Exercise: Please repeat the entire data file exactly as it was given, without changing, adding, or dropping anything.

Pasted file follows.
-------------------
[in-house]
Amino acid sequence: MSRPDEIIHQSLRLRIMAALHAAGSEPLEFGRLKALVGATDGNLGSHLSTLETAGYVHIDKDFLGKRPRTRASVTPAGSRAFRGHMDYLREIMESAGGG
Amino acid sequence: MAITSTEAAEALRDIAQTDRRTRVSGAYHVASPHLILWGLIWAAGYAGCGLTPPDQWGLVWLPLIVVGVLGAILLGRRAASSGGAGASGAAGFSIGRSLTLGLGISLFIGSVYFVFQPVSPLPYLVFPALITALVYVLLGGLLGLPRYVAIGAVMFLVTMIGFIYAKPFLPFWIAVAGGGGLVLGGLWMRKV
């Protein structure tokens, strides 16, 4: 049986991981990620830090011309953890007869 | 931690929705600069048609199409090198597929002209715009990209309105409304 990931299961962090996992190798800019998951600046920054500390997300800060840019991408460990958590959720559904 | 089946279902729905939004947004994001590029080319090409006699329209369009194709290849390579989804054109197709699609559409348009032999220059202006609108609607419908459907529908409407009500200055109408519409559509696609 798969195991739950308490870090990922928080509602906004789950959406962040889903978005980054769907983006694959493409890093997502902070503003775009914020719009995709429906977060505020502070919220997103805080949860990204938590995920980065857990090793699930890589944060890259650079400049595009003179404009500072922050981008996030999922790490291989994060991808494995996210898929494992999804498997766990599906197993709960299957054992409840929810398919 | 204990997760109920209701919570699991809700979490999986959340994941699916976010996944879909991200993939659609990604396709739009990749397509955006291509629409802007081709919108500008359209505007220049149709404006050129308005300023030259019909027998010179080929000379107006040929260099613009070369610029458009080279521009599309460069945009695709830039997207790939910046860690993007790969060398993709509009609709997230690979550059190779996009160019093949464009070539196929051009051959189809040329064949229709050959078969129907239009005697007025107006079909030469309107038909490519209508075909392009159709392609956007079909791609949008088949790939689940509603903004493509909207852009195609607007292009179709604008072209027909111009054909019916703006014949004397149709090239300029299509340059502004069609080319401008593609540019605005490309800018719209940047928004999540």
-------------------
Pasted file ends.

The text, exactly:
[in-house]
Amino acid sequence: MSRPDEIIHQSLRLRIMAALHAAGSEPLEFGRLKALVGATDGNLGSHLSTLETAGYVHIDKDFLGKRPRTRASVTPAGSRAFRGHMDYLREIMESAGGG
Amino acid sequence: MAITSTEAAEALRDIAQTDRRTRVSGAYHVASPHLILWGLIWAAGYAGCGLTPPDQWGLVWLPLIVVGVLGAILLGRRAASSGGAGASGAAGFSIGRSLTLGLGISLFIGSVYFVFQPVSPLPYLVFPALITALVYVLLGGLLGLPRYVAIGAVMFLVTMIGFIYAKPFLPFWIAVAGGGGLVLGGLWMRKV
């Protein structure tokens, strides 16, 4: 049986991981990620830090011309953890007869 | 931690929705600069048609199409090198597929002209715009990209309105409304 990931299961962090996992190798800019998951600046920054500390997300800060840019991408460990958590959720559904 | 089946279902729905939004947004994001590029080319090409006699329209369009194709290849390579989804054109197709699609559409348009032999220059202006609108609607419908459907529908409407009500200055109408519409559509696609 798969195991739950308490870090990922928080509602906004789950959406962040889903978005980054769907983006694959493409890093997502902070503003775009914020719009995709429906977060505020502070919220997103805080949860990204938590995920980065857990090793699930890589944060890259650079400049595009003179404009500072922050981008996030999922790490291989994060991808494995996210898929494992999804498997766990599906197993709960299957054992409840929810398919 | 204990997760109920209701919570699991809700979490999986959340994941699916976010996944879909991200993939659609990604396709739009990749397509955006291509629409802007081709919108500008359209505007220049149709404006050129308005300023030259019909027998010179080929000379107006040929260099613009070369610029458009080279521009599309460069945009695709830039997207790939910046860690993007790969060398993709509009609709997230690979550059190779996009160019093949464009070539196929051009051959189809040329064949229709050959078969129907239009005697007025107006079909030469309107038909490519209508075909392009159709392609956007079909791609949008088949790939689940509603903004493509909207852009195609607007292009179709604008072209027909111009054909019916703006014949004397149709090239300029299509340059502004069609080319401008593609540019605005490309800018719209940047928004999540």